The cross-genres you write in would seem to make the stories a bit tough to convey in a “typical” way. But I am so glad to hear you’re not going to change them. I LOVE your covers. I covet your covers. Always have. 📚❤

      Liked by 1 person

      • That’s wonderful to hear, Sarah. I do get lots and lots of compliments on them from readers, especially local ones I meet at my wildlife talks. So they may be different from what’s popular right now but since I’m never, ever going to put a bare-chested, headless male torso on my books, anyway, I may as well stick with what I like. 😉

        After you’ve thought over the pros and cons, getting full use from that PhD in Overthinking, I have faith that you will come to a decision that will make YOU happy. And that’s what counts the most. Or should. 😀 (Can’t wait to see what you decide.)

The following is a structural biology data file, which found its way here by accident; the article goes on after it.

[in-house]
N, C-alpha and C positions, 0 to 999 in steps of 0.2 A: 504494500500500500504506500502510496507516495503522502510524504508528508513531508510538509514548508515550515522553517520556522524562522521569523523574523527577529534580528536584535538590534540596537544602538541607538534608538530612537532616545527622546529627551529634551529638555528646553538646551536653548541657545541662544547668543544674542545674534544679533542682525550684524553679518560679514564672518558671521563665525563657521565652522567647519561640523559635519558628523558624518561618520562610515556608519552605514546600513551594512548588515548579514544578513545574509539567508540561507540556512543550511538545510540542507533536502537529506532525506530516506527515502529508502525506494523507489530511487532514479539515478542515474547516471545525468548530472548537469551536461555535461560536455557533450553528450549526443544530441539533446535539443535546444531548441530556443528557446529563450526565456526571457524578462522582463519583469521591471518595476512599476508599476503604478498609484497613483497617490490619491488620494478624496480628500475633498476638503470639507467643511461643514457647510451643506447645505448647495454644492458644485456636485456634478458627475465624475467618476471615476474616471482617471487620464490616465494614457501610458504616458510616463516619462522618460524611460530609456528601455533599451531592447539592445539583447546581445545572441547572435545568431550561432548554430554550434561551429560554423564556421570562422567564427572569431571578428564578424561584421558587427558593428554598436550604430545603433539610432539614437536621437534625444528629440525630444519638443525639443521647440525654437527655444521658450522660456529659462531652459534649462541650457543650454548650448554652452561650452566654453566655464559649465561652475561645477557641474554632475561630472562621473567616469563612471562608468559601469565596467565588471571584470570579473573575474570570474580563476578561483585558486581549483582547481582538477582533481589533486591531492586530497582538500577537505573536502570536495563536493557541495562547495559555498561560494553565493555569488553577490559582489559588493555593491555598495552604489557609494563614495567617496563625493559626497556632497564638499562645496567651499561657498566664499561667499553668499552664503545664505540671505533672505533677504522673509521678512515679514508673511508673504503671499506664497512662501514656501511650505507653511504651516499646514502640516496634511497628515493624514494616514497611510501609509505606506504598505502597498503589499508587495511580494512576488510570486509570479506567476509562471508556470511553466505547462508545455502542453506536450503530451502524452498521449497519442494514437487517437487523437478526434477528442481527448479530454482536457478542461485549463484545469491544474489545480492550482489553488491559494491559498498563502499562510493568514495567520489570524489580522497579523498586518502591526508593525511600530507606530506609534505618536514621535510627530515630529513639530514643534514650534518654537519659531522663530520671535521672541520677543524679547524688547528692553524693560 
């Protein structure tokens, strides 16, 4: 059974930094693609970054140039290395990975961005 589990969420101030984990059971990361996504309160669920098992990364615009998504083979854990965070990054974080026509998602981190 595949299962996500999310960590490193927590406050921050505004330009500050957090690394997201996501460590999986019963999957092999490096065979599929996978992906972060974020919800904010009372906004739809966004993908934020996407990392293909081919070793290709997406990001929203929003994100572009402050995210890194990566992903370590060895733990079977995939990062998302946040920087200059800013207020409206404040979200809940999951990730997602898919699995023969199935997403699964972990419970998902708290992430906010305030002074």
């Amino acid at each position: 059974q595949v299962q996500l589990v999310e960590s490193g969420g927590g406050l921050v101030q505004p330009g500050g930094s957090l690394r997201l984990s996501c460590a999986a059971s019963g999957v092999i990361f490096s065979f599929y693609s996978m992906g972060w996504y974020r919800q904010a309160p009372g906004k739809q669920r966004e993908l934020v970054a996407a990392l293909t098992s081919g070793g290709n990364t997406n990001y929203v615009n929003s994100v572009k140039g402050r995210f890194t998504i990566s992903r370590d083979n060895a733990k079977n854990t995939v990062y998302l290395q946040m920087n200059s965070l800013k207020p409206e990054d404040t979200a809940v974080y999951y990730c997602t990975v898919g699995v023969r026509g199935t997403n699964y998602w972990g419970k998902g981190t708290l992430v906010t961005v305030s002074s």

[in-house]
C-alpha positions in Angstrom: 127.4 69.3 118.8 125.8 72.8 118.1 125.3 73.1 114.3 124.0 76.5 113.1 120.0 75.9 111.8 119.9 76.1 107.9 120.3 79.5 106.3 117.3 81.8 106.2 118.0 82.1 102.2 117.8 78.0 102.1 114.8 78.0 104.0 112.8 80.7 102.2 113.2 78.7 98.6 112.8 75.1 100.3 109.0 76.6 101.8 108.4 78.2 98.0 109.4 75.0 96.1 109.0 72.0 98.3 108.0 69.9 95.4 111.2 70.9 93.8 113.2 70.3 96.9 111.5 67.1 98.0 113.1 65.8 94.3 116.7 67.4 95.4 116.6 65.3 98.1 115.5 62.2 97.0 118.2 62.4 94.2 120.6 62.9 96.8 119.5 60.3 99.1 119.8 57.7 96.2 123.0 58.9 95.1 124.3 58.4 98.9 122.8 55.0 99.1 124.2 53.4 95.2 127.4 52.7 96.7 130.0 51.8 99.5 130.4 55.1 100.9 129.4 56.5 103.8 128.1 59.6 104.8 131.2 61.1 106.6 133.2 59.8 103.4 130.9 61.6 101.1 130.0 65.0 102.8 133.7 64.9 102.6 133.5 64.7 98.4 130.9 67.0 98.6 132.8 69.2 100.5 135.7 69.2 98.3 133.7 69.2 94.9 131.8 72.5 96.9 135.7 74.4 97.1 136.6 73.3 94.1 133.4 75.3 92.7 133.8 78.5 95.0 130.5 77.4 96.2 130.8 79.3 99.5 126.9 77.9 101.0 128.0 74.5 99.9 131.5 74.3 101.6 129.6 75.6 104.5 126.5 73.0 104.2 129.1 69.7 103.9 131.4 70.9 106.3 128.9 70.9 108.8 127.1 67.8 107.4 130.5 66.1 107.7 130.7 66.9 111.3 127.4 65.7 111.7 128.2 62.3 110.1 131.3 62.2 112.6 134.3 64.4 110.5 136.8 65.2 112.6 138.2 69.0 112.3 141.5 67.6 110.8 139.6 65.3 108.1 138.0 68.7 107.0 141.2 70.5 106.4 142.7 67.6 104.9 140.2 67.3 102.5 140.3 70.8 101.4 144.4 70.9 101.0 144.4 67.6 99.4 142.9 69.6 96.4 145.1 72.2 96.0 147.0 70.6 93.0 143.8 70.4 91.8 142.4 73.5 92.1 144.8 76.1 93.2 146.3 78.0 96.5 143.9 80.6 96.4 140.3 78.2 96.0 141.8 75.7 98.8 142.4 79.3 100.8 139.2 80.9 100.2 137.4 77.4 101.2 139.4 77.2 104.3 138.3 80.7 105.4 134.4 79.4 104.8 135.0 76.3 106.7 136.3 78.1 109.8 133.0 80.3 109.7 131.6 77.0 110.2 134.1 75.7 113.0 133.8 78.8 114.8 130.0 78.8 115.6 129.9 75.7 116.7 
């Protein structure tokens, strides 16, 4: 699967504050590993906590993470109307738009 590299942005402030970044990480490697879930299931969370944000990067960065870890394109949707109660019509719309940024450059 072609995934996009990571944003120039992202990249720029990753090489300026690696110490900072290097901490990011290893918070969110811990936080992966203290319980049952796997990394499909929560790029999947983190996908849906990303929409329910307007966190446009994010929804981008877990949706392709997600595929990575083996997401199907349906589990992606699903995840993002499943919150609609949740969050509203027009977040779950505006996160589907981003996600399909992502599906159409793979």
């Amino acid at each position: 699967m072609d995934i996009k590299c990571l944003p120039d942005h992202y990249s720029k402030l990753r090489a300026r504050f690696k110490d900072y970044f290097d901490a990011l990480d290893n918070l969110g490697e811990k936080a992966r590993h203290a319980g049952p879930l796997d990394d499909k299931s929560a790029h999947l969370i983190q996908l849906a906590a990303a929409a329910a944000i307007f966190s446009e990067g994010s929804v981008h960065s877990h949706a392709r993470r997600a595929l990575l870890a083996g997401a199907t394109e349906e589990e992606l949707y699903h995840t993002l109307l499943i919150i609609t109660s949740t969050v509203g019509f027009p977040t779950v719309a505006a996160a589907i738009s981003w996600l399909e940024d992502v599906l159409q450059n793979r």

Liked by 1 person

      • Well, I guess if you’ll never have a half-naked man (or Thor) on your covers, you may as well stick with second best. 😉

        I’ll finish my pros and cons list, my Venn diagram, my second pros and cons list, my “weighing the options” scale made out of popsicle sticks, and my I’ve-driven-myself-insane-and-need-a-craft macaroni castle then I’ll decide. Happy Sarah will prevail. With new covers!

        Liked by 1 person

  8. I haven’t considered changing my covers, Sarah. To be fair, they’re pretty good anyway but, even if I thought it might make a difference, I’m too busy working on writing. If I had more time, I’d be doing it to promote my books in other ways. In short, then, all the issues you’ve raised haven’t really crossed my mind – so I’m not really sure why I’ve bothered commenting because I can’t see how this helps you in the slightest!